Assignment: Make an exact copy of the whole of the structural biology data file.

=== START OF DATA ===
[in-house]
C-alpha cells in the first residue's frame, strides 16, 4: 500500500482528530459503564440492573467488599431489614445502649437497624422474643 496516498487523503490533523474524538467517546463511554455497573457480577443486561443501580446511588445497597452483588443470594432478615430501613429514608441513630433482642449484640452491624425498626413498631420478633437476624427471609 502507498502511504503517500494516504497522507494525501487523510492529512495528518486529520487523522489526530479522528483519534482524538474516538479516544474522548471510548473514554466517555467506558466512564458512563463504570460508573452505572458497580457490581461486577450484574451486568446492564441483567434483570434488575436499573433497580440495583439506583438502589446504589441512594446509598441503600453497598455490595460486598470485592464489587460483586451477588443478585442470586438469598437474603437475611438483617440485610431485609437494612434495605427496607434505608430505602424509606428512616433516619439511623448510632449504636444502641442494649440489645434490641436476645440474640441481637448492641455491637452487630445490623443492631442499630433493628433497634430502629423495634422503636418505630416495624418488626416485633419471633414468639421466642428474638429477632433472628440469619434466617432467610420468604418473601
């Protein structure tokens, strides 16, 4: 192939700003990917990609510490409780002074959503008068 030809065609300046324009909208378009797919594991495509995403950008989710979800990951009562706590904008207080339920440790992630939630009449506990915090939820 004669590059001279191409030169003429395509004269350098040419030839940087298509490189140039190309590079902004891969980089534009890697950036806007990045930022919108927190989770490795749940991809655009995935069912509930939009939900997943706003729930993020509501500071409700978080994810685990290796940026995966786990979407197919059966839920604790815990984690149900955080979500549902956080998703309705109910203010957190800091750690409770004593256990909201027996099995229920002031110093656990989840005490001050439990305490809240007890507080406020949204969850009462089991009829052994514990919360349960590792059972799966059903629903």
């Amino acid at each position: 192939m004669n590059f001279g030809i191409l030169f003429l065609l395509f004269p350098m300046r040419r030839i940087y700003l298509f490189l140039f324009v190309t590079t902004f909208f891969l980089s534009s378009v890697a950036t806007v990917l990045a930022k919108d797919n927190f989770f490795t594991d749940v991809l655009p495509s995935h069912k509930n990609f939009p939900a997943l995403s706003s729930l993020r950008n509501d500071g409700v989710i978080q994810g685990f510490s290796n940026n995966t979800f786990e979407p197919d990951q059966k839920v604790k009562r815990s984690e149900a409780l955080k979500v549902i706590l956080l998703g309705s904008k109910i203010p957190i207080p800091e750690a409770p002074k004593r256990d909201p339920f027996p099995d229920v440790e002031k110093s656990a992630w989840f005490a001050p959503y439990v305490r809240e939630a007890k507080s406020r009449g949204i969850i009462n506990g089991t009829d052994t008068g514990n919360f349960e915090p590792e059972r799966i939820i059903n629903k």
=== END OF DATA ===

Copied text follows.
[in-house]
C-alpha cells in the first residue's frame, strides 16, 4: 500500500482528530459503564440492573467488599431489614445502649437497624422474643 496516498487523503490533523474524538467517546463511554455497573457480577443486561443501580446511588445497597452483588443470594432478615430501613429514608441513630433482642449484640452491624425498626413498631420478633437476624427471609 502507498502511504503517500494516504497522507494525501487523510492529512495528518486529520487523522489526530479522528483519534482524538474516538479516544474522548471510548473514554466517555467506558466512564458512563463504570460508573452505572458497580457490581461486577450484574451486568446492564441483567434483570434488575436499573433497580440495583439506583438502589446504589441512594446509598441503600453497598455490595460486598470485592464489587460483586451477588443478585442470586438469598437474603437475611438483617440485610431485609437494612434495605427496607434505608430505602424509606428512616433516619439511623448510632449504636444502641442494649440489645434490641436476645440474640441481637448492641455491637452487630445490623443492631442499630433493628433497634430502629423495634422503636418505630416495624418488626416485633419471633414468639421466642428474638429477632433472628440469619434466617432467610420468604418473601
């Protein structure tokens, strides 16, 4: 192939700003990917990609510490409780002074959503008068 030809065609300046324009909208378009797919594991495509995403950008989710979800990951009562706590904008207080339920440790992630939630009449506990915090939820 004669590059001279191409030169003429395509004269350098040419030839940087298509490189140039190309590079902004891969980089534009890697950036806007990045930022919108927190989770490795749940991809655009995935069912509930939009939900997943706003729930993020509501500071409700978080994810685990290796940026995966786990979407197919059966839920604790815990984690149900955080979500549902956080998703309705109910203010957190800091750690409770004593256990909201027996099995229920002031110093656990989840005490001050439990305490809240007890507080406020949204969850009462089991009829052994514990919360349960590792059972799966059903629903």
């Amino acid at each position: 192939m004669n590059f001279g030809i191409l030169f003429l065609l395509f004269p350098m300046r040419r030839i940087y700003l298509f490189l140039f324009v190309t590079t902004f909208f891969l980089s534009s378009v890697a950036t806007v990917l990045a930022k919108d797919n927190f989770f490795t594991d749940v991809l655009p495509s995935h069912k509930n990609f939009p939900a997943l995403s706003s729930l993020r950008n509501d500071g409700v989710i978080q994810g685990f510490s290796n940026n995966t979800f786990e979407p197919d990951q059966k839920v604790k009562r815990s984690e149900a409780l955080k979500v549902i706590l956080l998703g309705s904008k109910i203010p957190i207080p800091e750690a409770p002074k004593r256990d909201p339920f027996p099995d229920v440790e002031k110093s656990a992630w989840f005490a001050p959503y439990v305490r809240e939630a007890k507080s406020r009449g949204i969850i009462n506990g089991t009829d052994t008068g514990n919360f349960e915090p590792e059972r799966i939820i059903n629903k």